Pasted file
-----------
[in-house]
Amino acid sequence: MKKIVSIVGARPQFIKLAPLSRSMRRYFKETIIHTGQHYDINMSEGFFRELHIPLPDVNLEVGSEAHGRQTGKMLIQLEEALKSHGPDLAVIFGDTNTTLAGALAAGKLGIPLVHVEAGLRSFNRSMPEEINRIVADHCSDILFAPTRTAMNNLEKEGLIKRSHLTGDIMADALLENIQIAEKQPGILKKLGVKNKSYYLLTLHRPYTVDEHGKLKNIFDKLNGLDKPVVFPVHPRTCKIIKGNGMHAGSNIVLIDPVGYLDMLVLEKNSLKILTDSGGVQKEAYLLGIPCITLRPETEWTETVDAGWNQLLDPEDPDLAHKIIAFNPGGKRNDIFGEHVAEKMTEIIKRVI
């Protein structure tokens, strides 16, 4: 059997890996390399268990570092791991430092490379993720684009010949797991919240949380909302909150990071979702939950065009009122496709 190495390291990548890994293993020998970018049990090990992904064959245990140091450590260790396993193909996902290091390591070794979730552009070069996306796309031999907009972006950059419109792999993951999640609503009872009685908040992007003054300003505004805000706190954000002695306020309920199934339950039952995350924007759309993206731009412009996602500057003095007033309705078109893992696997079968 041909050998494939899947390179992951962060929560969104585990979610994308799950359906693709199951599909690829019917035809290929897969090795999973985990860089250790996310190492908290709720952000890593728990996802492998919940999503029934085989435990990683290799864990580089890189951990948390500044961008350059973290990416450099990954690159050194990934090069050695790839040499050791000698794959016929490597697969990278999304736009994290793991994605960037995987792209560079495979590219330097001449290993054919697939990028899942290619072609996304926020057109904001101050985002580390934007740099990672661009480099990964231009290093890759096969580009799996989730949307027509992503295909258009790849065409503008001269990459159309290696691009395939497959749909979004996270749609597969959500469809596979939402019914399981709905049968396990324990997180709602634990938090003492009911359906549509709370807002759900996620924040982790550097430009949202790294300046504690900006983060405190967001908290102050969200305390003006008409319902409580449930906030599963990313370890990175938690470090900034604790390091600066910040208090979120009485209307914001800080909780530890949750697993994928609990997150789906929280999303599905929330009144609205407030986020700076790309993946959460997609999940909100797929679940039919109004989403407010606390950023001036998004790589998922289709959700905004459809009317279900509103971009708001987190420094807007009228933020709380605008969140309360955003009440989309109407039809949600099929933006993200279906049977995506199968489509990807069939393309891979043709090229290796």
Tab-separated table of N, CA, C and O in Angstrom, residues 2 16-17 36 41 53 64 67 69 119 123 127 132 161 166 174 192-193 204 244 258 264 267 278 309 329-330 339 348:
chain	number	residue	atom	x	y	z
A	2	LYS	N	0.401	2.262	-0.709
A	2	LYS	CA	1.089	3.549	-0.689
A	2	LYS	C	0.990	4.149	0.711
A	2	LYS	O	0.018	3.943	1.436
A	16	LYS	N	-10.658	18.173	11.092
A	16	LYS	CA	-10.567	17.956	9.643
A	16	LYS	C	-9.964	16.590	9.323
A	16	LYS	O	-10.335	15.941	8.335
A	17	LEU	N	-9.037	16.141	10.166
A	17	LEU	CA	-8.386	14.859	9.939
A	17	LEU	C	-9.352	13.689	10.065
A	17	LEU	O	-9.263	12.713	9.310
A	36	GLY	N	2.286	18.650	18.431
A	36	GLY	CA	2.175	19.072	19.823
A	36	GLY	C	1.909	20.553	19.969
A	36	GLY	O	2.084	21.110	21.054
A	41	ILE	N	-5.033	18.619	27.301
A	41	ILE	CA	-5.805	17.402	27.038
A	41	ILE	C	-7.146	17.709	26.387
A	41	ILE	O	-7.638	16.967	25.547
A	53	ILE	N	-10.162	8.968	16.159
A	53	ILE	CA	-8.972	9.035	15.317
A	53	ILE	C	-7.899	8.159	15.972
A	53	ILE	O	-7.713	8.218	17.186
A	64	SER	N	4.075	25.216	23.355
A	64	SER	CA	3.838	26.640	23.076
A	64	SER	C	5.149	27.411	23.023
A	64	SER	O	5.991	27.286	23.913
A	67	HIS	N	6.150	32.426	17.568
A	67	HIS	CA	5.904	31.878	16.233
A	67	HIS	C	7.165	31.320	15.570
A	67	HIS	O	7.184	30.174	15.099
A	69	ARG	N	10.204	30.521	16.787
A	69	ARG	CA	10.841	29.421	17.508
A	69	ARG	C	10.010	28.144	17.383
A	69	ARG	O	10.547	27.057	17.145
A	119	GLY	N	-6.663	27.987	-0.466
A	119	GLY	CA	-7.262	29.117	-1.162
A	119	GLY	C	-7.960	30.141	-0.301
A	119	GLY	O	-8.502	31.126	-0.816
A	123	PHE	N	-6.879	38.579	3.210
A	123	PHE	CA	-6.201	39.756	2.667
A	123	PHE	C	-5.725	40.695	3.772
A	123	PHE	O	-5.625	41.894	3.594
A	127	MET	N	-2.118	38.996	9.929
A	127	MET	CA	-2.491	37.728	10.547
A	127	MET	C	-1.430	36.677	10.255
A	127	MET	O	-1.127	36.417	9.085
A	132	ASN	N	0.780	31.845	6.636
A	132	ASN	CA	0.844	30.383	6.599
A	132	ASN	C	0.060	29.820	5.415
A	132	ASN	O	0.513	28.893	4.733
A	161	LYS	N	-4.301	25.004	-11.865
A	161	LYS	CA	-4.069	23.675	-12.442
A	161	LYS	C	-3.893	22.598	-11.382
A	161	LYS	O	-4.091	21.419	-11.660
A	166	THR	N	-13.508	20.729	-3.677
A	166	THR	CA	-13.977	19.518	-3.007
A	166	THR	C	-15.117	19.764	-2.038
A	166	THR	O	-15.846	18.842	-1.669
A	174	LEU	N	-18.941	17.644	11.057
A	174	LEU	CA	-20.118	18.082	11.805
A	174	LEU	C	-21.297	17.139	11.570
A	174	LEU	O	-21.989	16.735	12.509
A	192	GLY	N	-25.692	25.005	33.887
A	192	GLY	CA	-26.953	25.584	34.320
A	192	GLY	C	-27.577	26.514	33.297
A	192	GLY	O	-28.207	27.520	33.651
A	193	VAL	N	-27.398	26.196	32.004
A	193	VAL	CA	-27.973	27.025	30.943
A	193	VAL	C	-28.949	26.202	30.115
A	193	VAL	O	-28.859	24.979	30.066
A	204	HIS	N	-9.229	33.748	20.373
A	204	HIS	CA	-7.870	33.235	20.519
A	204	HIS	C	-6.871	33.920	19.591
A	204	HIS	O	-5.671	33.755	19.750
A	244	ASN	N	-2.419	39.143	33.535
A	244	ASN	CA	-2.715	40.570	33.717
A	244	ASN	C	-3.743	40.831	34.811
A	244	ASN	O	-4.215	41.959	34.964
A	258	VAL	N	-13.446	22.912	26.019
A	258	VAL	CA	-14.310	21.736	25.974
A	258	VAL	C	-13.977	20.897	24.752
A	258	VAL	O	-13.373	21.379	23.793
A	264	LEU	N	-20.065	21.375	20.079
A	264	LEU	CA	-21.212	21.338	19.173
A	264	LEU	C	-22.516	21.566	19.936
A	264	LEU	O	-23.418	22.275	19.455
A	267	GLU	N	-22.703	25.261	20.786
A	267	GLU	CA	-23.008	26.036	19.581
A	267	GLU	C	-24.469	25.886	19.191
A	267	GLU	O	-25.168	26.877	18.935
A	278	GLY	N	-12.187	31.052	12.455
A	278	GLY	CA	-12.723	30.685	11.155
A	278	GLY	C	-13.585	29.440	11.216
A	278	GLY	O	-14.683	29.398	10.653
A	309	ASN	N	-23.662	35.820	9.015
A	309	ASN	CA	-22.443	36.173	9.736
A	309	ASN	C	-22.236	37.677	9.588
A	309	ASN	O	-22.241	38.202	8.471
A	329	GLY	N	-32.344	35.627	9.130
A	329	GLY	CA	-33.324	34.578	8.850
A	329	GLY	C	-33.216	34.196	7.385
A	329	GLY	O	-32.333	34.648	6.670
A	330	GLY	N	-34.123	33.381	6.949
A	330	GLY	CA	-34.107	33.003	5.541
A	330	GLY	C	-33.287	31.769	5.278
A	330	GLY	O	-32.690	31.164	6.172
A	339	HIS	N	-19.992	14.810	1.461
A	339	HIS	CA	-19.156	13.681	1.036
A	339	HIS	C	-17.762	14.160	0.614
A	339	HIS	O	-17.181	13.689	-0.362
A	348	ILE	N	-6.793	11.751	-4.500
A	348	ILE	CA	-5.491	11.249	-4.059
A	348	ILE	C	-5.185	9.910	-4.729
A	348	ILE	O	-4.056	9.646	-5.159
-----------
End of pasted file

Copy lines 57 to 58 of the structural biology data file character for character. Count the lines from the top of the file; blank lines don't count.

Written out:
A	132	ASN	O	0.513	28.893	4.733
A	161	LYS	N	-4.301	25.004	-11.865